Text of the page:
QWERTY Mistakes and School Leadership

We joke a lot about the generational divide on our staff; those of us who went to college when sending an email was something to be bragged about and the hordes of twenty-somethings who stare at me like an alien when I talk about record stores.  It’s ironic that all of us spend chunks of our day hobbled by mid-twentieth century “innovation”.

The QWERTY principle is named after the order of letters on most of our keyboards.   Like most people I assumed there is some important reason for this odd arrangement.  There was an important reason but the reason no longer exists.  The keyboard arrangement comes from the days of ribbon typewriters.  The keys are  arranged to slow down typing since early typewriters would jam frequently

So millions of us compose more slowly than we could due to set-up that no longer makes sense.  What routines, systems, even values did we build in our schools that outlive the reason for their creation?

 

Lots of schools develop systems and routines around their inadequate facilities. Kids moving in tight lines is entirely necessary in our rented church space in Lynn where there is barley room to breath during a class change.  Will we still want lines in our new building?  Not sure.  We  roll numbers in a series of chants to excite kids about math; will we still use these chants after our elementary school is open?

KIPP began in a single fifth grade classroom and for the first ten years of our existence our model was to build individual middle schools that would catch up kids entering fifth grade below grade level and then slingshot them into high performing high schools and onto college.

In a not too distant future lots of our KIPP middle schools will have the majority of their students entering at or above grade level from KIPP elementary schools.  This is no magic elixir.  Achievement gaps and opportunity gaps are intertwined but distinct challenges on the path through college.   A fifth grader who reads at level is not magically guaranteed a slot in an college system that increasingly provides less aid and more cost.  The same fifth grader will need even stronger skills and character in order to carve out a career and a life of choice in a world where headlines like “the end the job” are common.  In other words, KIPP elementary schools won’t make the mission any easier; instead they will channel our efforts in middle and high school.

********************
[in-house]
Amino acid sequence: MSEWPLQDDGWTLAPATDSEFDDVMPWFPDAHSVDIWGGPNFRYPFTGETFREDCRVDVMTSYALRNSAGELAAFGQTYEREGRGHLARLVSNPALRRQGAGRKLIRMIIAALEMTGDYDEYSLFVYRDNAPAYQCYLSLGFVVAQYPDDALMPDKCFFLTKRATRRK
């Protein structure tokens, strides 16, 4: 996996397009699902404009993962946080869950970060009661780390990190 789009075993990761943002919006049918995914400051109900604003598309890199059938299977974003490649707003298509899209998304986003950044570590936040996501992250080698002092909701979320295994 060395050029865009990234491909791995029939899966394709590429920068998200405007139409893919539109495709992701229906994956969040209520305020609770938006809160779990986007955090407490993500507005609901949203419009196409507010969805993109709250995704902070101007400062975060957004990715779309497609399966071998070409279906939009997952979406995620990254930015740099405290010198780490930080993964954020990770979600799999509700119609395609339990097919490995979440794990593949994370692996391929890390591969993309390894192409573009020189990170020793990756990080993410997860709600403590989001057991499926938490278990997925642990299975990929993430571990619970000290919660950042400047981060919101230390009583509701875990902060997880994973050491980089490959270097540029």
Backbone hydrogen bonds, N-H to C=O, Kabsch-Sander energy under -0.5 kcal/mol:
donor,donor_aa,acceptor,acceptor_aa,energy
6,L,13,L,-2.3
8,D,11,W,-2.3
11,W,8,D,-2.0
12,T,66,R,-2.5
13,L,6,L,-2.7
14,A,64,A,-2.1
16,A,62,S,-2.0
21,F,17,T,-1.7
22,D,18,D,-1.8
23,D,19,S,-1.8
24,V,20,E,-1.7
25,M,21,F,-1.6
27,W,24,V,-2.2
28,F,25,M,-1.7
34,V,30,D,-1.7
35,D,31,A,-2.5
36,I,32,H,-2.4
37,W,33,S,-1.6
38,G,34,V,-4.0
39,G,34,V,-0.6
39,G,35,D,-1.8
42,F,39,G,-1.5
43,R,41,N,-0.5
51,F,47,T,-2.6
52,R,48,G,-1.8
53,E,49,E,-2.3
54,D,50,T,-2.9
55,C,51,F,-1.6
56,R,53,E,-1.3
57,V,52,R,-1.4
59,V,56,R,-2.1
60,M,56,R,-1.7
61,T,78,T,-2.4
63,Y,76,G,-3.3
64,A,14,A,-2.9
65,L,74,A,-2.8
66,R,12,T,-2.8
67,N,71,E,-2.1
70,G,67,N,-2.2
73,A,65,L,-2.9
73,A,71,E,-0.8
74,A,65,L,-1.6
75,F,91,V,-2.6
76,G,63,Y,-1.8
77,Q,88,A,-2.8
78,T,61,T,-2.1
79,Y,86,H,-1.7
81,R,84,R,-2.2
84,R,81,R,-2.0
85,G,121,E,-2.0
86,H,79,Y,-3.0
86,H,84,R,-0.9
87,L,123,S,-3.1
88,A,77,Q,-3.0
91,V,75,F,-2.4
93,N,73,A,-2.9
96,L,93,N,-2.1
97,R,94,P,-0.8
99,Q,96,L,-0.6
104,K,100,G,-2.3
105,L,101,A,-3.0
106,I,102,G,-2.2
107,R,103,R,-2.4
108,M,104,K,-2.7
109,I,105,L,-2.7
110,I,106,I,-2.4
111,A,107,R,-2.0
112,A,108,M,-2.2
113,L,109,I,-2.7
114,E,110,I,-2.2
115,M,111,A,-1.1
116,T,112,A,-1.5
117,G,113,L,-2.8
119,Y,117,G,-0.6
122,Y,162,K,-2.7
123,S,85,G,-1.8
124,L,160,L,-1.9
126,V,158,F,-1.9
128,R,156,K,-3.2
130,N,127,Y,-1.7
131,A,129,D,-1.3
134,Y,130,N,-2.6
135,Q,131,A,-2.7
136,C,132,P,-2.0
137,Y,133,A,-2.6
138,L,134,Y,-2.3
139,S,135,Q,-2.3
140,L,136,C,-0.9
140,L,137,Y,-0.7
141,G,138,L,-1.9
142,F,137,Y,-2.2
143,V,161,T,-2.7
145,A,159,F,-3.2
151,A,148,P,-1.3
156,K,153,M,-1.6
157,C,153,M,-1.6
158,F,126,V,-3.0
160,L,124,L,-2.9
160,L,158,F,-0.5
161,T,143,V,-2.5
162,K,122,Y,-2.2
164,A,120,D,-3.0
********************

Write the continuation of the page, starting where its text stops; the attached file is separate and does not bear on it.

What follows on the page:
Which practices at our middle schools will become out-dated relics created to serve a majority of students behind on academic skills?  Which practices remain meaningful traditions or culture builders as 5-8 becomes K-12?  Will our entire middle school curriculum become the equivalent of the outdated keyboard arrangement I am now typing on?  What about some common systems and routines from across KIPP?

Paychecks?

Chanting?

Naming classes after the year they go to college?

Big end of year trips?

The QWERTY mistakes are trickier than the rabbits in Australia because they are good ideas at the time that exist past their purpose.  As a caveat sometimes I assumed practices were QWERTY when they were in fact essential to our  school.  For instance I stopped door to door student recruiting after our first two years when the waiting list ballooned.  We realized the error in our thinking as the demographics of GCP shifted.  I’d argue that a school with a 2,000 person waiting list still needs to knock on doors and tell its story.

One last question: what skills and mindsets do we need to develop in our leaders that prevent clinging to out-dated practice while at the same time preventing the love of novelty that sends countless schools and organizations lurching from one new idea to the next?

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